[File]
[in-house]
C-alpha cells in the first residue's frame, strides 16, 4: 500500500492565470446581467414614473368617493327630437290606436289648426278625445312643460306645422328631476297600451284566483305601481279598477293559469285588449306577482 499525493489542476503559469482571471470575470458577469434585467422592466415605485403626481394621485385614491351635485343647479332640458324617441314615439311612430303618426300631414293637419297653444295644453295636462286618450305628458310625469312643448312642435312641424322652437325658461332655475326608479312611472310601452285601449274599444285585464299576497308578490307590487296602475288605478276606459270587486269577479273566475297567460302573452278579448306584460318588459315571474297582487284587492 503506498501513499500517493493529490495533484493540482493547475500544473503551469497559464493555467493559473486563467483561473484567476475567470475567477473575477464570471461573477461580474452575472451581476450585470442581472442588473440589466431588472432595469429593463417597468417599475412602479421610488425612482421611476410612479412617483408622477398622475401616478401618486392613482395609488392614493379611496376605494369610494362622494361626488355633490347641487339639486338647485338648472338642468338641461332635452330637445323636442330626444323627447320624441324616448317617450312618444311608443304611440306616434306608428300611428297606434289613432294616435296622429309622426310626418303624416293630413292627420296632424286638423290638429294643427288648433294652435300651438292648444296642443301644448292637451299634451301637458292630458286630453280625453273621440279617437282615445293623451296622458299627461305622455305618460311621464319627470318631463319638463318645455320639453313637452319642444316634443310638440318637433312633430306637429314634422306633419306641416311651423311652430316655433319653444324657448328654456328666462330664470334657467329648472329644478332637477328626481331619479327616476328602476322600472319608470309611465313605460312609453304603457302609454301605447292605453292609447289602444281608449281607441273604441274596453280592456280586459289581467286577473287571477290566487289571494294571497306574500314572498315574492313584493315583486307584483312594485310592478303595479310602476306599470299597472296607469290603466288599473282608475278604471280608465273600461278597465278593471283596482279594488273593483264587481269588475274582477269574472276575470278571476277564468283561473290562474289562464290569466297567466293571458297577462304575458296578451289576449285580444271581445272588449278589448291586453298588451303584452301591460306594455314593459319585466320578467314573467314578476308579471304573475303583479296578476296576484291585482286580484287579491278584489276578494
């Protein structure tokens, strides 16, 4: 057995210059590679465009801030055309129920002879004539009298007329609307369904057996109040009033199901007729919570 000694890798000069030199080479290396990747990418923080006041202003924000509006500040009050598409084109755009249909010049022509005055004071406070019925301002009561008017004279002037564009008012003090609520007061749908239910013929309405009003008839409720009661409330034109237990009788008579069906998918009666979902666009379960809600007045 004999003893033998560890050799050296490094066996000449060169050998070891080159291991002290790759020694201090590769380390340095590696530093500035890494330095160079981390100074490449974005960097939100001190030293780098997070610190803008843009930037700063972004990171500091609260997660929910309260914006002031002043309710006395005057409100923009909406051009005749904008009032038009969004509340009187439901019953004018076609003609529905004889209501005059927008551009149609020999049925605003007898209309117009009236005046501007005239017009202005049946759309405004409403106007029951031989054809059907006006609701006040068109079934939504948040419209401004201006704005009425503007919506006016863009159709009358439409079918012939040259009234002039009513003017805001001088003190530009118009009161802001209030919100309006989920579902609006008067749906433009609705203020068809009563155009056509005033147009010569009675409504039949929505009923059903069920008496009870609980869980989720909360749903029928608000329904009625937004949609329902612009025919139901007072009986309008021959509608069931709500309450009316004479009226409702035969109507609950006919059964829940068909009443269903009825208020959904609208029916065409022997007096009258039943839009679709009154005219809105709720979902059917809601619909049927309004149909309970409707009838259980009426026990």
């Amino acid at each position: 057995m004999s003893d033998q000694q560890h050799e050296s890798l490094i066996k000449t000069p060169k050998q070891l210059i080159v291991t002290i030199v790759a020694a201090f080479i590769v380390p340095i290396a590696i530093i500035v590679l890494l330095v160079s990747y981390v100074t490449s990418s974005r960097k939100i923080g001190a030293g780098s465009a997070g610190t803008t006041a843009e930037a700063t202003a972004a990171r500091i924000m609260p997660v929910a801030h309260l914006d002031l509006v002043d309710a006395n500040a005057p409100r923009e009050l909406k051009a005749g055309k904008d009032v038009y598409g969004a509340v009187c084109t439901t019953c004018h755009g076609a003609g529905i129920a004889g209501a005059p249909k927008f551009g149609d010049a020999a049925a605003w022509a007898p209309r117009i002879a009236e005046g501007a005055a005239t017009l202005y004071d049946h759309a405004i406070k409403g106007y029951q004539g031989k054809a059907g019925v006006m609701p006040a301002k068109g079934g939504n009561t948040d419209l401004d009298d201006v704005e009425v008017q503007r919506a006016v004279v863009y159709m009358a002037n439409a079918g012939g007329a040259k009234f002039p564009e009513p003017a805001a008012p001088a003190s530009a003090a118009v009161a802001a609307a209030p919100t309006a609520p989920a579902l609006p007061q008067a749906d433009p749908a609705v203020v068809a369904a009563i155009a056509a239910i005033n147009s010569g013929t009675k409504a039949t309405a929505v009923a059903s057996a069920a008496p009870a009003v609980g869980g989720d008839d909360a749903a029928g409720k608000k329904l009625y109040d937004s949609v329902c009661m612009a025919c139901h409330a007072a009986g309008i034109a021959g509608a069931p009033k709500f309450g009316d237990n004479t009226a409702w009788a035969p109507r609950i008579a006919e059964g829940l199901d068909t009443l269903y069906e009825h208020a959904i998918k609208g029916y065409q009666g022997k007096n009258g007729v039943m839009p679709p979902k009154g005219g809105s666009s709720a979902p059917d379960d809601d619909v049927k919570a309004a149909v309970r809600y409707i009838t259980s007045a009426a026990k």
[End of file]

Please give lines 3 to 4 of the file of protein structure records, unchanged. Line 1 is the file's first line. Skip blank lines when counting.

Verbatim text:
């Protein structure tokens, strides 16, 4: 057995210059590679465009801030055309129920002879004539009298007329609307369904057996109040009033199901007729919570 000694890798000069030199080479290396990747990418923080006041202003924000509006500040009050598409084109755009249909010049022509005055004071406070019925301002009561008017004279002037564009008012003090609520007061749908239910013929309405009003008839409720009661409330034109237990009788008579069906998918009666979902666009379960809600007045 004999003893033998560890050799050296490094066996000449060169050998070891080159291991002290790759020694201090590769380390340095590696530093500035890494330095160079981390100074490449974005960097939100001190030293780098997070610190803008843009930037700063972004990171500091609260997660929910309260914006002031002043309710006395005057409100923009909406051009005749904008009032038009969004509340009187439901019953004018076609003609529905004889209501005059927008551009149609020999049925605003007898209309117009009236005046501007005239017009202005049946759309405004409403106007029951031989054809059907006006609701006040068109079934939504948040419209401004201006704005009425503007919506006016863009159709009358439409079918012939040259009234002039009513003017805001001088003190530009118009009161802001209030919100309006989920579902609006008067749906433009609705203020068809009563155009056509005033147009010569009675409504039949929505009923059903069920008496009870609980869980989720909360749903029928608000329904009625937004949609329902612009025919139901007072009986309008021959509608069931709500309450009316004479009226409702035969109507609950006919059964829940068909009443269903009825208020959904609208029916065409022997007096009258039943839009679709009154005219809105709720979902059917809601619909049927309004149909309970409707009838259980009426026990």
């Amino acid at each position: 057995m004999s003893d033998q000694q560890h050799e050296s890798l490094i066996k000449t000069p060169k050998q070891l210059i080159v291991t002290i030199v790759a020694a201090f080479i590769v380390p340095i290396a590696i530093i500035v590679l890494l330095v160079s990747y981390v100074t490449s990418s974005r960097k939100i923080g001190a030293g780098s465009a997070g610190t803008t006041a843009e930037a700063t202003a972004a990171r500091i924000m609260p997660v929910a801030h309260l914006d002031l509006v002043d309710a006395n500040a005057p409100r923009e009050l909406k051009a005749g055309k904008d009032v038009y598409g969004a509340v009187c084109t439901t019953c004018h755009g076609a003609g529905i129920a004889g209501a005059p249909k927008f551009g149609d010049a020999a049925a605003w022509a007898p209309r117009i002879a009236e005046g501007a005055a005239t017009l202005y004071d049946h759309a405004i406070k409403g106007y029951q004539g031989k054809a059907g019925v006006m609701p006040a301002k068109g079934g939504n009561t948040d419209l401004d009298d201006v704005e009425v008017q503007r919506a006016v004279v863009y159709m009358a002037n439409a079918g012939g007329a040259k009234f002039p564009e009513p003017a805001a008012p001088a003190s530009a003090a118009v009161a802001a609307a209030p919100t309006a609520p989920a579902l609006p007061q008067a749906d433009p749908a609705v203020v068809a369904a009563i155009a056509a239910i005033n147009s010569g013929t009675k409504a039949t309405a929505v009923a059903s057996a069920a008496p009870a009003v609980g869980g989720d008839d909360a749903a029928g409720k608000k329904l009625y109040d937004s949609v329902c009661m612009a025919c139901h409330a007072a009986g309008i034109a021959g509608a069931p009033k709500f309450g009316d237990n004479t009226a409702w009788a035969p109507r609950i008579a006919e059964g829940l199901d068909t009443l269903y069906e009825h208020a959904i998918k609208g029916y065409q009666g022997k007096n009258g007729v039943m839009p679709p979902k009154g005219g809105s666009s709720a979902p059917d379960d809601d619909v049927k919570a309004a149909v309970r809600y409707i009838t259980s007045a009426a026990k």